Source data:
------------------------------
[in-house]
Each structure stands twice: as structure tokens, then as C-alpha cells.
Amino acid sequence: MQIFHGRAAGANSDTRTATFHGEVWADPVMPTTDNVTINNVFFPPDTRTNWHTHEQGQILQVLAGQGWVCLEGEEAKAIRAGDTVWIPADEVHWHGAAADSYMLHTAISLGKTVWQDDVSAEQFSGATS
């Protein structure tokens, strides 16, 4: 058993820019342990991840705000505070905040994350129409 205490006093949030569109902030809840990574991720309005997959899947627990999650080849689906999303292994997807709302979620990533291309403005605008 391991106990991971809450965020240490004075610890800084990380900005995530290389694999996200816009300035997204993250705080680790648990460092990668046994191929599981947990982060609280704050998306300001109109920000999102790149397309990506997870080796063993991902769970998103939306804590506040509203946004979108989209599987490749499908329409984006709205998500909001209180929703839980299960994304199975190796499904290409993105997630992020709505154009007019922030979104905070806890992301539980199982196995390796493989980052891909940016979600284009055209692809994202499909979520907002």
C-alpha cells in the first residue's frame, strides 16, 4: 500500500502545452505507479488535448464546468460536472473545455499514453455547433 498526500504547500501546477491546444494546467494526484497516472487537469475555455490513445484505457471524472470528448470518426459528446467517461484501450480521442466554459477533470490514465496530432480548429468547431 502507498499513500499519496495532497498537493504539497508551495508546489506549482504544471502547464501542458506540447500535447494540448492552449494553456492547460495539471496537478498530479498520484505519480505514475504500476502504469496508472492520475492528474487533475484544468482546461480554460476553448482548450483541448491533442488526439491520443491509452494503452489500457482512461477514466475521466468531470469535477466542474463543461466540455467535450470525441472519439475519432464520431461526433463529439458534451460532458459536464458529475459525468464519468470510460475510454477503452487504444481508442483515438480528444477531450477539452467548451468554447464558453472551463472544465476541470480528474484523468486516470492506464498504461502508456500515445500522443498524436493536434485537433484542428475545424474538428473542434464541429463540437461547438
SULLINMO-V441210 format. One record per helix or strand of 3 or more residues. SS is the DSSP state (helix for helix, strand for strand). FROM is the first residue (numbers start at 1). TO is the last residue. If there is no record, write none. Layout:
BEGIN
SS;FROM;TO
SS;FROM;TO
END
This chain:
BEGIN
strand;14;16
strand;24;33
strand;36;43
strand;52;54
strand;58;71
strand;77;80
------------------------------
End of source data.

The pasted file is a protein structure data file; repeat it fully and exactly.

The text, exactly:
[in-house]
Each structure stands twice: as structure tokens, then as C-alpha cells.
Amino acid sequence: MQIFHGRAAGANSDTRTATFHGEVWADPVMPTTDNVTINNVFFPPDTRTNWHTHEQGQILQVLAGQGWVCLEGEEAKAIRAGDTVWIPADEVHWHGAAADSYMLHTAISLGKTVWQDDVSAEQFSGATS
């Protein structure tokens, strides 16, 4: 058993820019342990991840705000505070905040994350129409 205490006093949030569109902030809840990574991720309005997959899947627990999650080849689906999303292994997807709302979620990533291309403005605008 391991106990991971809450965020240490004075610890800084990380900005995530290389694999996200816009300035997204993250705080680790648990460092990668046994191929599981947990982060609280704050998306300001109109920000999102790149397309990506997870080796063993991902769970998103939306804590506040509203946004979108989209599987490749499908329409984006709205998500909001209180929703839980299960994304199975190796499904290409993105997630992020709505154009007019922030979104905070806890992301539980199982196995390796493989980052891909940016979600284009055209692809994202499909979520907002």
C-alpha cells in the first residue's frame, strides 16, 4: 500500500502545452505507479488535448464546468460536472473545455499514453455547433 498526500504547500501546477491546444494546467494526484497516472487537469475555455490513445484505457471524472470528448470518426459528446467517461484501450480521442466554459477533470490514465496530432480548429468547431 502507498499513500499519496495532497498537493504539497508551495508546489506549482504544471502547464501542458506540447500535447494540448492552449494553456492547460495539471496537478498530479498520484505519480505514475504500476502504469496508472492520475492528474487533475484544468482546461480554460476553448482548450483541448491533442488526439491520443491509452494503452489500457482512461477514466475521466468531470469535477466542474463543461466540455467535450470525441472519439475519432464520431461526433463529439458534451460532458459536464458529475459525468464519468470510460475510454477503452487504444481508442483515438480528444477531450477539452467548451468554447464558453472551463472544465476541470480528474484523468486516470492506464498504461502508456500515445500522443498524436493536434485537433484542428475545424474538428473542434464541429463540437461547438
SULLINMO-V441210 format. One record per helix or strand of 3 or more residues. SS is the DSSP state (helix for helix, strand for strand). FROM is the first residue (numbers start at 1). TO is the last residue. If there is no record, write none. Layout:
BEGIN
SS;FROM;TO
SS;FROM;TO
END
This chain:
BEGIN
strand;14;16
strand;24;33
strand;36;43
strand;52;54
strand;58;71
strand;77;80